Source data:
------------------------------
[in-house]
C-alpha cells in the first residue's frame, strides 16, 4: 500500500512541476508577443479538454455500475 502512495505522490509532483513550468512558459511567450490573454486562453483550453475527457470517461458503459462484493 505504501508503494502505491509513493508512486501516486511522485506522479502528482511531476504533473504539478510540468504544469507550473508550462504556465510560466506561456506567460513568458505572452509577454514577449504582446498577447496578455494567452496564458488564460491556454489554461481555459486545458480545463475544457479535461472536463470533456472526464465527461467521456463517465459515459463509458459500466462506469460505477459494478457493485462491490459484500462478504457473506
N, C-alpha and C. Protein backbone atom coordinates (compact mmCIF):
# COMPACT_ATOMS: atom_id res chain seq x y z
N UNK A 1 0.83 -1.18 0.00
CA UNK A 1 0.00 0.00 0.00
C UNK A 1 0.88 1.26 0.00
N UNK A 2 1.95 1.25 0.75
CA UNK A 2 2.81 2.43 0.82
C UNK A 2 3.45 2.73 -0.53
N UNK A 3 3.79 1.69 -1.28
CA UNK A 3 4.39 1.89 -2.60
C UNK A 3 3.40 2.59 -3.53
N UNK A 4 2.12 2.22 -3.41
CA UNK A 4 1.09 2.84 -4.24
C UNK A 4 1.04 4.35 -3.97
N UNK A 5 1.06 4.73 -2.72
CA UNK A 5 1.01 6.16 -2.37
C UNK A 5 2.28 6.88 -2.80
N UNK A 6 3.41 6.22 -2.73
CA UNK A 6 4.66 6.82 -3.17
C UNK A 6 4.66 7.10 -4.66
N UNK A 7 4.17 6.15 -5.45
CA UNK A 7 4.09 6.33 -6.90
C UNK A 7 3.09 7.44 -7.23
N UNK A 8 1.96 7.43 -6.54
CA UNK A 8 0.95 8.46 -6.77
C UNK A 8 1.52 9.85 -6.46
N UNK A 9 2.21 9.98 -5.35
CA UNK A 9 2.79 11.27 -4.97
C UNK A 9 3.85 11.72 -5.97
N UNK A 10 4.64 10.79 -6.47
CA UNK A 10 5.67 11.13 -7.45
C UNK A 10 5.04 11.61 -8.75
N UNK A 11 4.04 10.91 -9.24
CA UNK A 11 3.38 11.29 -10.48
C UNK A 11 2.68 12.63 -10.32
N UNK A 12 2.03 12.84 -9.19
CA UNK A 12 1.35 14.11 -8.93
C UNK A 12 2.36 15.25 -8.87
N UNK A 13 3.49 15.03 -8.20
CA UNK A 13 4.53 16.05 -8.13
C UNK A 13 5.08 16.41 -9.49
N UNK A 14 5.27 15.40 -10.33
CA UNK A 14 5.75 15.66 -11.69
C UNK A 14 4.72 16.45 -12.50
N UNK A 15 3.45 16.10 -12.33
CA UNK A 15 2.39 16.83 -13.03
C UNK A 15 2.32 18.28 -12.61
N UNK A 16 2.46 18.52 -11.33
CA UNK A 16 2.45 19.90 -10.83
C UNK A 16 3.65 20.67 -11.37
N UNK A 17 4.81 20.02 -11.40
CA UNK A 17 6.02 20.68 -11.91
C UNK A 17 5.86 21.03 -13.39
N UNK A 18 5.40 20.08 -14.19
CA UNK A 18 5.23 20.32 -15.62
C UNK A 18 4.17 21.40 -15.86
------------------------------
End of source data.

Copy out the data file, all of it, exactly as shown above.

[in-house]
C-alpha cells in the first residue's frame, strides 16, 4: 500500500512541476508577443479538454455500475 502512495505522490509532483513550468512558459511567450490573454486562453483550453475527457470517461458503459462484493 505504501508503494502505491509513493508512486501516486511522485506522479502528482511531476504533473504539478510540468504544469507550473508550462504556465510560466506561456506567460513568458505572452509577454514577449504582446498577447496578455494567452496564458488564460491556454489554461481555459486545458480545463475544457479535461472536463470533456472526464465527461467521456463517465459515459463509458459500466462506469460505477459494478457493485462491490459484500462478504457473506
N, C-alpha and C. Protein backbone atom coordinates (compact mmCIF):
# COMPACT_ATOMS: atom_id res chain seq x y z
N UNK A 1 0.83 -1.18 0.00
CA UNK A 1 0.00 0.00 0.00
C UNK A 1 0.88 1.26 0.00
N UNK A 2 1.95 1.25 0.75
CA UNK A 2 2.81 2.43 0.82
C UNK A 2 3.45 2.73 -0.53
N UNK A 3 3.79 1.69 -1.28
CA UNK A 3 4.39 1.89 -2.60
C UNK A 3 3.40 2.59 -3.53
N UNK A 4 2.12 2.22 -3.41
CA UNK A 4 1.09 2.84 -4.24
C UNK A 4 1.04 4.35 -3.97
N UNK A 5 1.06 4.73 -2.72
CA UNK A 5 1.01 6.16 -2.37
C UNK A 5 2.28 6.88 -2.80
N UNK A 6 3.41 6.22 -2.73
CA UNK A 6 4.66 6.82 -3.17
C UNK A 6 4.66 7.10 -4.66
N UNK A 7 4.17 6.15 -5.45
CA UNK A 7 4.09 6.33 -6.90
C UNK A 7 3.09 7.44 -7.23
N UNK A 8 1.96 7.43 -6.54
CA UNK A 8 0.95 8.46 -6.77
C UNK A 8 1.52 9.85 -6.46
N UNK A 9 2.21 9.98 -5.35
CA UNK A 9 2.79 11.27 -4.97
C UNK A 9 3.85 11.72 -5.97
N UNK A 10 4.64 10.79 -6.47
CA UNK A 10 5.67 11.13 -7.45
C UNK A 10 5.04 11.61 -8.75
N UNK A 11 4.04 10.91 -9.24
CA UNK A 11 3.38 11.29 -10.48
C UNK A 11 2.68 12.63 -10.32
N UNK A 12 2.03 12.84 -9.19
CA UNK A 12 1.35 14.11 -8.93
C UNK A 12 2.36 15.25 -8.87
N UNK A 13 3.49 15.03 -8.20
CA UNK A 13 4.53 16.05 -8.13
C UNK A 13 5.08 16.41 -9.49
N UNK A 14 5.27 15.40 -10.33
CA UNK A 14 5.75 15.66 -11.69
C UNK A 14 4.72 16.45 -12.50
N UNK A 15 3.45 16.10 -12.33
CA UNK A 15 2.39 16.83 -13.03
C UNK A 15 2.32 18.28 -12.61
N UNK A 16 2.46 18.52 -11.33
CA UNK A 16 2.45 19.90 -10.83
C UNK A 16 3.65 20.67 -11.37
N UNK A 17 4.81 20.02 -11.40
CA UNK A 17 6.02 20.68 -11.91
C UNK A 17 5.86 21.03 -13.39
N UNK A 18 5.40 20.08 -14.19
CA UNK A 18 5.23 20.32 -15.62
C UNK A 18 4.17 21.40 -15.86